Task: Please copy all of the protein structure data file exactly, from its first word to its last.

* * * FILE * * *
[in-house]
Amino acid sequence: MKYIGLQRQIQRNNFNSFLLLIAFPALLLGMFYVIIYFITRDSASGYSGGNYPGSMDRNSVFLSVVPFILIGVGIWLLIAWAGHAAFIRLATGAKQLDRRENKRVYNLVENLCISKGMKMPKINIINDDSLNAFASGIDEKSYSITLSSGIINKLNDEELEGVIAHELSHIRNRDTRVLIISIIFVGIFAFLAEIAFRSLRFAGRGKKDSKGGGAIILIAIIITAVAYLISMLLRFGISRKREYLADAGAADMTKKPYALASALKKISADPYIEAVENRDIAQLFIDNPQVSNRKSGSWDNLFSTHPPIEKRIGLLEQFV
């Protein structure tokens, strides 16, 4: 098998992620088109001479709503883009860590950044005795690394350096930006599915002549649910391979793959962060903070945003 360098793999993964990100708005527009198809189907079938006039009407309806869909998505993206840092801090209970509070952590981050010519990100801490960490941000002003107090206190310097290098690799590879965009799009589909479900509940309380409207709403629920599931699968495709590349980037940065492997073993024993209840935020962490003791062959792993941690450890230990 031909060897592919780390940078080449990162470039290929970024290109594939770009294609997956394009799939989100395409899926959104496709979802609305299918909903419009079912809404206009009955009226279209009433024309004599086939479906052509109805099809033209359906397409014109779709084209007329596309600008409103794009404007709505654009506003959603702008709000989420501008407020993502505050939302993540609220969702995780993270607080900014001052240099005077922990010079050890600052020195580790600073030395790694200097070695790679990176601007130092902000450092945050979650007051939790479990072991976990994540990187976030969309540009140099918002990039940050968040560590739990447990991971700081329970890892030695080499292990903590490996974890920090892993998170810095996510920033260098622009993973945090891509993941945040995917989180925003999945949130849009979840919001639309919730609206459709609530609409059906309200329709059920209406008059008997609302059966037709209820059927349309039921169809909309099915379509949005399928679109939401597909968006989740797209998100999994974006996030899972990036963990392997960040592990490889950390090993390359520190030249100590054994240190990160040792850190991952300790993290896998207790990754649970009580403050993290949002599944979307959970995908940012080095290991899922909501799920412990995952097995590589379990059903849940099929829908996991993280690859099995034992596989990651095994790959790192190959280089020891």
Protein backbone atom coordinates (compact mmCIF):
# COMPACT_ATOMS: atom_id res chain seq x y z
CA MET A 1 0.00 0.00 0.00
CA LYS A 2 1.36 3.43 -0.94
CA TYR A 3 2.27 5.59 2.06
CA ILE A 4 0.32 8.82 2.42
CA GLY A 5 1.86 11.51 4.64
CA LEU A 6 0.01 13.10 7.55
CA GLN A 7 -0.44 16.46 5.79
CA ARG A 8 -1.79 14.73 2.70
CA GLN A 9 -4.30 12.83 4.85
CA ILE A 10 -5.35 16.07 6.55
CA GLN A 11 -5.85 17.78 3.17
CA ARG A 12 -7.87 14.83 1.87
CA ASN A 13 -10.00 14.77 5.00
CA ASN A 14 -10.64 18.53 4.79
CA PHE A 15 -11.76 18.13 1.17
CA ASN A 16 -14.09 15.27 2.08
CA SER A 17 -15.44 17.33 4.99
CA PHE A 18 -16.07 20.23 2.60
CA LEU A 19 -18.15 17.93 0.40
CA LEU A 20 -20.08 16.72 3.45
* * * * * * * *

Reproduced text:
[in-house]
Amino acid sequence: MKYIGLQRQIQRNNFNSFLLLIAFPALLLGMFYVIIYFITRDSASGYSGGNYPGSMDRNSVFLSVVPFILIGVGIWLLIAWAGHAAFIRLATGAKQLDRRENKRVYNLVENLCISKGMKMPKINIINDDSLNAFASGIDEKSYSITLSSGIINKLNDEELEGVIAHELSHIRNRDTRVLIISIIFVGIFAFLAEIAFRSLRFAGRGKKDSKGGGAIILIAIIITAVAYLISMLLRFGISRKREYLADAGAADMTKKPYALASALKKISADPYIEAVENRDIAQLFIDNPQVSNRKSGSWDNLFSTHPPIEKRIGLLEQFV
């Protein structure tokens, strides 16, 4: 098998992620088109001479709503883009860590950044005795690394350096930006599915002549649910391979793959962060903070945003 360098793999993964990100708005527009198809189907079938006039009407309806869909998505993206840092801090209970509070952590981050010519990100801490960490941000002003107090206190310097290098690799590879965009799009589909479900509940309380409207709403629920599931699968495709590349980037940065492997073993024993209840935020962490003791062959792993941690450890230990 031909060897592919780390940078080449990162470039290929970024290109594939770009294609997956394009799939989100395409899926959104496709979802609305299918909903419009079912809404206009009955009226279209009433024309004599086939479906052509109805099809033209359906397409014109779709084209007329596309600008409103794009404007709505654009506003959603702008709000989420501008407020993502505050939302993540609220969702995780993270607080900014001052240099005077922990010079050890600052020195580790600073030395790694200097070695790679990176601007130092902000450092945050979650007051939790479990072991976990994540990187976030969309540009140099918002990039940050968040560590739990447990991971700081329970890892030695080499292990903590490996974890920090892993998170810095996510920033260098622009993973945090891509993941945040995917989180925003999945949130849009979840919001639309919730609206459709609530609409059906309200329709059920209406008059008997609302059966037709209820059927349309039921169809909309099915379509949005399928679109939401597909968006989740797209998100999994974006996030899972990036963990392997960040592990490889950390090993390359520190030249100590054994240190990160040792850190991952300790993290896998207790990754649970009580403050993290949002599944979307959970995908940012080095290991899922909501799920412990995952097995590589379990059903849940099929829908996991993280690859099995034992596989990651095994790959790192190959280089020891």
Protein backbone atom coordinates (compact mmCIF):
# COMPACT_ATOMS: atom_id res chain seq x y z
CA MET A 1 0.00 0.00 0.00
CA LYS A 2 1.36 3.43 -0.94
CA TYR A 3 2.27 5.59 2.06
CA ILE A 4 0.32 8.82 2.42
CA GLY A 5 1.86 11.51 4.64
CA LEU A 6 0.01 13.10 7.55
CA GLN A 7 -0.44 16.46 5.79
CA ARG A 8 -1.79 14.73 2.70
CA GLN A 9 -4.30 12.83 4.85
CA ILE A 10 -5.35 16.07 6.55
CA GLN A 11 -5.85 17.78 3.17
CA ARG A 12 -7.87 14.83 1.87
CA ASN A 13 -10.00 14.77 5.00
CA ASN A 14 -10.64 18.53 4.79
CA PHE A 15 -11.76 18.13 1.17
CA ASN A 16 -14.09 15.27 2.08
CA SER A 17 -15.44 17.33 4.99
CA PHE A 18 -16.07 20.23 2.60
CA LEU A 19 -18.15 17.93 0.40
CA LEU A 20 -20.08 16.72 3.45